If you want to know just how far medical technology has come, take a look at Andrew Jones. The fitness model and bodybuilder from Connecticut lives an active life that would put most of us to shame, despite relying on an artificial heart pump and pacemaker that he carries in a backpack 24/7. AJ lives with the scars of past operations and has to charge up his lifesaving equipment every night, but remains incredibly positive while waiting for a full heart transplant that would let him drop the backpack for good. I’m pretty much the best-looking zombie you’ll ever see, he says, referring to the fact you won’t find a pulse anywhere on his body. Is it just me, or does watching AJ working out with the weight of an artificial heart system strapped to his back make all the usual excuses for missing the gym seem more than a little flimsy. Just like 25-year-old Stan Larkin, who wore a similar backpack device for 555 days while waiting for his own transplant, Andrew relies on the equipment constantly wired to his body to keep everything in check.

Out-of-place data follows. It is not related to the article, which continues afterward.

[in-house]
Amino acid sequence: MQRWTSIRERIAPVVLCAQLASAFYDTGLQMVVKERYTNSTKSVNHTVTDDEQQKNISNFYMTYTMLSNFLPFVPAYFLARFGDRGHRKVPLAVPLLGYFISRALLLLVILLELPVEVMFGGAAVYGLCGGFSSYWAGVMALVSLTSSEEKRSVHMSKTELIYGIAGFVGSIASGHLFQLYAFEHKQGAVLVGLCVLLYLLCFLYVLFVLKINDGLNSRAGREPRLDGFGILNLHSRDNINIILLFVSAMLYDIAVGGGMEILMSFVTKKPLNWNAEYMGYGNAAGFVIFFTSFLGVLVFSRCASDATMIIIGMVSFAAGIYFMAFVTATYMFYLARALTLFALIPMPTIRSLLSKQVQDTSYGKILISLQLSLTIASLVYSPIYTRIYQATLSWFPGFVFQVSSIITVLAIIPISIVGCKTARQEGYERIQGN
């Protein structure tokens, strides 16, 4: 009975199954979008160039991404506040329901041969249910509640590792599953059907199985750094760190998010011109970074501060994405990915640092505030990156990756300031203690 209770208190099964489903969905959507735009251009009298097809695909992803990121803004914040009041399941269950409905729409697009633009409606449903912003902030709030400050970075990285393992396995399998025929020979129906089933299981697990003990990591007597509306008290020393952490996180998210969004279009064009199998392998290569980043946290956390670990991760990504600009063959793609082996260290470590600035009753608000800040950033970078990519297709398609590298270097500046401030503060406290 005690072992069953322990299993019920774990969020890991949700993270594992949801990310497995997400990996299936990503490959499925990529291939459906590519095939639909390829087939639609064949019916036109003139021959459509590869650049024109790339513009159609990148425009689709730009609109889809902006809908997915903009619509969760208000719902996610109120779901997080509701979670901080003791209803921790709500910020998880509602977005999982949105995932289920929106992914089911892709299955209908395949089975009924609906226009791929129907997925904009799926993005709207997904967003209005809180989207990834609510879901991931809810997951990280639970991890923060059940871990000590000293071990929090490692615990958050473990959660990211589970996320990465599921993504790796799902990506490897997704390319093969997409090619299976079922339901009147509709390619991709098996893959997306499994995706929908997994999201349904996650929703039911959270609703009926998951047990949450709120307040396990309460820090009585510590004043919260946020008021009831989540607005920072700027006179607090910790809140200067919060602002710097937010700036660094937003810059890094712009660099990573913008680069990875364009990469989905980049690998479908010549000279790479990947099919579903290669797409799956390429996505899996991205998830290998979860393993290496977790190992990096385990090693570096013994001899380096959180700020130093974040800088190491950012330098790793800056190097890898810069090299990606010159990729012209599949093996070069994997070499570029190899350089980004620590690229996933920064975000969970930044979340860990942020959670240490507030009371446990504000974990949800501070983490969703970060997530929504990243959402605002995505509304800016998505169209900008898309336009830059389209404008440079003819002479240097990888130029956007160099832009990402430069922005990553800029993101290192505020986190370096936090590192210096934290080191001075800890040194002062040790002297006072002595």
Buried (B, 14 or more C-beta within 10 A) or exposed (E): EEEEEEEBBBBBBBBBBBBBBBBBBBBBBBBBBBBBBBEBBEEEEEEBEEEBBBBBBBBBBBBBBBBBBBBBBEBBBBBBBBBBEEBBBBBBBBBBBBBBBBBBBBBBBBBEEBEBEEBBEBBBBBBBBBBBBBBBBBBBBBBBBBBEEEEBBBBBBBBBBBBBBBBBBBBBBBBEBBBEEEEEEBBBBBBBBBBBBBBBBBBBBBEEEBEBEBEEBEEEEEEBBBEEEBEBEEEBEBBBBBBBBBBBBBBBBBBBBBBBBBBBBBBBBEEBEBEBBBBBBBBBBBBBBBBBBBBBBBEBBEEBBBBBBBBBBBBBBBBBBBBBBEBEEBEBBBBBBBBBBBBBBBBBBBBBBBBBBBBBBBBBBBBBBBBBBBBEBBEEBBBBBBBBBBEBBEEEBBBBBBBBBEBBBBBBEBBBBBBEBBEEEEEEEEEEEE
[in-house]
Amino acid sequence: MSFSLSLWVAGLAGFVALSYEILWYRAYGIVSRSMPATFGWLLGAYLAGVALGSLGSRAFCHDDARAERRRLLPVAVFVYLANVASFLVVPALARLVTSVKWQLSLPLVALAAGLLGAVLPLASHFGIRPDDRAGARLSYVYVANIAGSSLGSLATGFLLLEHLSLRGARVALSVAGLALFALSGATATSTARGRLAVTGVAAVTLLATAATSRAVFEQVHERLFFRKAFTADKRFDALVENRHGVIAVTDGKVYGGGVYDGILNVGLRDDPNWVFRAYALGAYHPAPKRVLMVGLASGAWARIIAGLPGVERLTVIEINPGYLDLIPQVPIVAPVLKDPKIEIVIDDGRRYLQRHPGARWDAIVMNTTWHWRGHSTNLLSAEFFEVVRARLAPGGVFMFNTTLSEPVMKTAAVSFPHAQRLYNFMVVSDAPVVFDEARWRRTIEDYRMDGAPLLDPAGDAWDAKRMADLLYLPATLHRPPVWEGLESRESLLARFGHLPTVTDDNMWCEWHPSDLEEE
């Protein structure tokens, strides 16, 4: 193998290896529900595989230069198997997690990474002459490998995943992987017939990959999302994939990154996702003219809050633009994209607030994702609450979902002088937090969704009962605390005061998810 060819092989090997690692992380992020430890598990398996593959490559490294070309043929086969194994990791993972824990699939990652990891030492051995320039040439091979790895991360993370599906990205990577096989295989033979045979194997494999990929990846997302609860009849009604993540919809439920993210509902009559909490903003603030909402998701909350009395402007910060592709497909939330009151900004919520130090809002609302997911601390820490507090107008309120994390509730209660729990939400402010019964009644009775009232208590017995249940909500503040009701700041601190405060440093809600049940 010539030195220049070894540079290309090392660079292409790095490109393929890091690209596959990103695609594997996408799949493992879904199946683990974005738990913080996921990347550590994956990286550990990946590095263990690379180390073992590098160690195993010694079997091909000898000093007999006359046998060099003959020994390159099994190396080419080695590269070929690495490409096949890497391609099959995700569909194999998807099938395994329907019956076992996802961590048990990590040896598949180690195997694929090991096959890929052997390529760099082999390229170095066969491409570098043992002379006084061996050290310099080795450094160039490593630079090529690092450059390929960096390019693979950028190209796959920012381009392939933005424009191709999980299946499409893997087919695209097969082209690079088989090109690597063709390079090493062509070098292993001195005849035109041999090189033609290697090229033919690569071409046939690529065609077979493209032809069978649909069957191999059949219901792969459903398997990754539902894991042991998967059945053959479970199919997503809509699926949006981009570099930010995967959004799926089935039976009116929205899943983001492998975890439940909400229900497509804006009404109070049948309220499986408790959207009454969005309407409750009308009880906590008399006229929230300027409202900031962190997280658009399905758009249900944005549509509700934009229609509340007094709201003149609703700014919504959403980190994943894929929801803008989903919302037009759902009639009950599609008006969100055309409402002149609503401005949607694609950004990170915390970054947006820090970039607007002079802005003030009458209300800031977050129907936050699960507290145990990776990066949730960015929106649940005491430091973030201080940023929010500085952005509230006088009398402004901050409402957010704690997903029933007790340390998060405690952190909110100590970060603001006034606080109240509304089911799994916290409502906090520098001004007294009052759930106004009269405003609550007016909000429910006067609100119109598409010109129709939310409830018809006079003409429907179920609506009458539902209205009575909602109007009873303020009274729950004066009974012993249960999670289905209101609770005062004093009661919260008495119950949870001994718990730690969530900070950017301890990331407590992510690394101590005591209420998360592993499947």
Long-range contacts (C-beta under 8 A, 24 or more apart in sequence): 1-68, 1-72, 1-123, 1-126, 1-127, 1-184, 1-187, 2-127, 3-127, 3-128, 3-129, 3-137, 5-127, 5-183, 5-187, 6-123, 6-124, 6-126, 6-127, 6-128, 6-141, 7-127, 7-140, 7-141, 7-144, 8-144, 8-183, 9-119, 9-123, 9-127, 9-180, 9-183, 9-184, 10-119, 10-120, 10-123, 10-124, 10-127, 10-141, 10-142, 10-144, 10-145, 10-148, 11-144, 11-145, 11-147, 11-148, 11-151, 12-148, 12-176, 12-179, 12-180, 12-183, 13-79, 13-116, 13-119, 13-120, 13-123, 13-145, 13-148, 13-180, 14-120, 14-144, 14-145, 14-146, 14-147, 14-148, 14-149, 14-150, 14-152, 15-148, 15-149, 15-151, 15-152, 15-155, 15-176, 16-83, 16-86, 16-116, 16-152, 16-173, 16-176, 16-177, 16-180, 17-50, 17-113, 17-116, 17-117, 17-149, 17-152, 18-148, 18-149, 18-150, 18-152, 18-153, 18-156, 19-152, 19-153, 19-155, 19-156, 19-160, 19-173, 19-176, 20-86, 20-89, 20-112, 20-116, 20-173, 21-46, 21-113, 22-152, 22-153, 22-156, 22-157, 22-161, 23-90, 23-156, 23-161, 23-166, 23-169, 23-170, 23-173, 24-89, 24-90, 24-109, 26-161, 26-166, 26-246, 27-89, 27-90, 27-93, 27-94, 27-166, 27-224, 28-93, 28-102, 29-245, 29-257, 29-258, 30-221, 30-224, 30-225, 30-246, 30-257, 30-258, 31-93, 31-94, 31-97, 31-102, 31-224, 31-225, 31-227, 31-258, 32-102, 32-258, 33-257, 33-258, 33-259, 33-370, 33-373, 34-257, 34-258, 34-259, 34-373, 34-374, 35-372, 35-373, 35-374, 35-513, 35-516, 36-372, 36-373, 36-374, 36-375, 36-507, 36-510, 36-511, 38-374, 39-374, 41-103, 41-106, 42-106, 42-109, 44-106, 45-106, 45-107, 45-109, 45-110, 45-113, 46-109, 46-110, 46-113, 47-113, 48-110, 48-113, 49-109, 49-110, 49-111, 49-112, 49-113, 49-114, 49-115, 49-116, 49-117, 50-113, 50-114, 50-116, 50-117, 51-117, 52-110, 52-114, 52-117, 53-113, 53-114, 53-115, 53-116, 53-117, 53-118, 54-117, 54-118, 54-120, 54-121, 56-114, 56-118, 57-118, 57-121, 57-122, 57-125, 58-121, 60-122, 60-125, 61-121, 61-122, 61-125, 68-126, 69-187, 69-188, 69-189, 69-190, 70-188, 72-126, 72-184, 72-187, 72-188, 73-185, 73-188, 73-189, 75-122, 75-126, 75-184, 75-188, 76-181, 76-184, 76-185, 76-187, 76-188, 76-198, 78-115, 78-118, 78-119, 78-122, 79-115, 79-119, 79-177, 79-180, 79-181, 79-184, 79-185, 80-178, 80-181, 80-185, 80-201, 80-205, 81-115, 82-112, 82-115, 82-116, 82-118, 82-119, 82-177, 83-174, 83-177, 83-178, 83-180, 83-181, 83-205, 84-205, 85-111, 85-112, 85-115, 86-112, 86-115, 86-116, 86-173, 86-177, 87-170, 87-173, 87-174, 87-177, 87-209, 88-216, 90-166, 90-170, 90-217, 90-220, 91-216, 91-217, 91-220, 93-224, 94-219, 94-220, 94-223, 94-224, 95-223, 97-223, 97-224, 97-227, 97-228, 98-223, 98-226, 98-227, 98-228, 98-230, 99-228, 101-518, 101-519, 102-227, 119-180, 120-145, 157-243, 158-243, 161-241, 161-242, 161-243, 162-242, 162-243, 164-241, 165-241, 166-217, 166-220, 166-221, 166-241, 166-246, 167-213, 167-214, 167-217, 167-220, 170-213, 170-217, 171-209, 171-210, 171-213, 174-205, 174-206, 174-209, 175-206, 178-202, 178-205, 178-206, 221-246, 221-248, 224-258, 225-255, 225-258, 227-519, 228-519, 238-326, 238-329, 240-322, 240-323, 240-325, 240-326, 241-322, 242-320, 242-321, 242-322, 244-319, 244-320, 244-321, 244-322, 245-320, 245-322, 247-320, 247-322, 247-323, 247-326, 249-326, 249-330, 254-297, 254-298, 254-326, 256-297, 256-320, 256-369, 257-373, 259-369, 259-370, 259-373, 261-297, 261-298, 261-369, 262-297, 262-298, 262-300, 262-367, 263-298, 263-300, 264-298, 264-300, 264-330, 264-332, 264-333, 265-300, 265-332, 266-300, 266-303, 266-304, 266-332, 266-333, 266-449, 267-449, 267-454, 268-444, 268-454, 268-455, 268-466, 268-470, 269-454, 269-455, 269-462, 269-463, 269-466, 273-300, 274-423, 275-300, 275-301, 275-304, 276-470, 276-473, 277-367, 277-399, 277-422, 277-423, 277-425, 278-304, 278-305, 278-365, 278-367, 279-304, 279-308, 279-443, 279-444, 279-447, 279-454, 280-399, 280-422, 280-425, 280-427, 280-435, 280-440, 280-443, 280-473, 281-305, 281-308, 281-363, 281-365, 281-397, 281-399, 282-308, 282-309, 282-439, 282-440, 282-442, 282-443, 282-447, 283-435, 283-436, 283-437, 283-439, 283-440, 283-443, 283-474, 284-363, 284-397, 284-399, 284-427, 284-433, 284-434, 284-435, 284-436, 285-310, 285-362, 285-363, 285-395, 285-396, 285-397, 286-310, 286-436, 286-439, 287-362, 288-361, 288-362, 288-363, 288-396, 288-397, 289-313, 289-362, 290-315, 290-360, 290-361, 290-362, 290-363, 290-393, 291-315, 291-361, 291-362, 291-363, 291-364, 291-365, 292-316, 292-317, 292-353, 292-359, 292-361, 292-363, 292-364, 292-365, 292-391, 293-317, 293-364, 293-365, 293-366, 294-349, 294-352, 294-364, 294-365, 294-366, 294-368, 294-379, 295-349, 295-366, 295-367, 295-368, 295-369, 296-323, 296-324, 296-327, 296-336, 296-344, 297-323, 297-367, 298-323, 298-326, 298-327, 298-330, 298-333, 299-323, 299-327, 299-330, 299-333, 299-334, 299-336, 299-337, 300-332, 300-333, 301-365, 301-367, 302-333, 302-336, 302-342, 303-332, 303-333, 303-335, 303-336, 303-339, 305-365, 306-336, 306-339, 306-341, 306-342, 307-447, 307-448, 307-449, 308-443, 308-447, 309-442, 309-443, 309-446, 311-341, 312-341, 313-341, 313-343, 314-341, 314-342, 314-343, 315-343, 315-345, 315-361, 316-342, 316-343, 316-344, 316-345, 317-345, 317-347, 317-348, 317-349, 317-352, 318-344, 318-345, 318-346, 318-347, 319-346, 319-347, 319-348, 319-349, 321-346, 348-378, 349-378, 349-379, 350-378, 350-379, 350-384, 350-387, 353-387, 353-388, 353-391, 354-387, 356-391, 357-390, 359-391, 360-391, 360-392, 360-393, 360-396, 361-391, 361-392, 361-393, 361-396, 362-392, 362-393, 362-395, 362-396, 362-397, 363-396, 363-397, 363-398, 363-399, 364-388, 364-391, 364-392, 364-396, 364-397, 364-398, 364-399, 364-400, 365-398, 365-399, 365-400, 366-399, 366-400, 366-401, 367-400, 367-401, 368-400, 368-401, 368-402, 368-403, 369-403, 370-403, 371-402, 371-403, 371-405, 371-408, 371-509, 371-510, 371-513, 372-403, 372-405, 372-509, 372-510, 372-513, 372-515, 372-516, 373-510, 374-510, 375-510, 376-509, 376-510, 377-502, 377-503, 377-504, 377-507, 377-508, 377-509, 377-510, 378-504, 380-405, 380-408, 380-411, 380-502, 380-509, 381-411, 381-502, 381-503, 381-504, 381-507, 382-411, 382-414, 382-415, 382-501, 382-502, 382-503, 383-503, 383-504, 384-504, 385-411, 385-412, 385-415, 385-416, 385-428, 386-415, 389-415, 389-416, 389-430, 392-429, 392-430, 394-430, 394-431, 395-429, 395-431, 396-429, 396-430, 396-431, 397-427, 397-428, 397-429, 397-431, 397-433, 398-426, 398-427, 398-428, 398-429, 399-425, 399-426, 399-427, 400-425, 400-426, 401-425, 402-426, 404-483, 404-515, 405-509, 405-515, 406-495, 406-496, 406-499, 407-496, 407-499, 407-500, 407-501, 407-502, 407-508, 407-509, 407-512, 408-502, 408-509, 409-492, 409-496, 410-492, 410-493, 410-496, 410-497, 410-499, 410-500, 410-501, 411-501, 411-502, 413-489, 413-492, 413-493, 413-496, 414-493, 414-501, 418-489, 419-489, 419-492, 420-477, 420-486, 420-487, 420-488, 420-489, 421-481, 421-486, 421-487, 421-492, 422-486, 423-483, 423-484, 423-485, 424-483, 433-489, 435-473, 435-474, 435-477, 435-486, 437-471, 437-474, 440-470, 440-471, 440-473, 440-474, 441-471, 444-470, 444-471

The device he’s using is a Left Ventricular Assist Device, or LVAD. It combines a battery pack and a computer that monitors blood flow and keeps the blood pumping around the body in a natural way. Technically speaking, it’s not a completely artificial heart like Stan Larkin’s, who had his natural organ completely removed. Instead the device helps Andrew’s existing heart do its job, and without the device, it would almost certainly fail. That’s because in 2012, the fitness fanatic was diagnosed with cardiomyopathy – a disease of the heart that can lead to irregular heart rate, shortness of breath, and sudden cardiac arrest. After four months in intensive care, he received his LVAD. Andrew doesn’t hide his device or his scars (as you can tell from his Instagram feed), but it’s not designed to be a permanent solution, just a temporary fix until a heart donor can be found. Andrew has even founded a new charity, Hearts at Large, to raise awareness of the issues around life-saving transplants. According to the United Network for Organ Sharing, almost 120,000 people in the US are waiting for a life-saving organ transplant. One donor can save up to eight people, but 22 people die each day because a suitable donor can’t be found in time. Devices like Andrew’s LVAD, and the one Stan had, called Syncardia, can keep patients alive while they wait for a transplant to happen, but finding a new heart is still the ultimate goal. This is my life for now, says Andrew. Either I can dwell and feel sorry for myself, or I can continue doing the things that I love to do, the best way I can. And I haven’t stopped.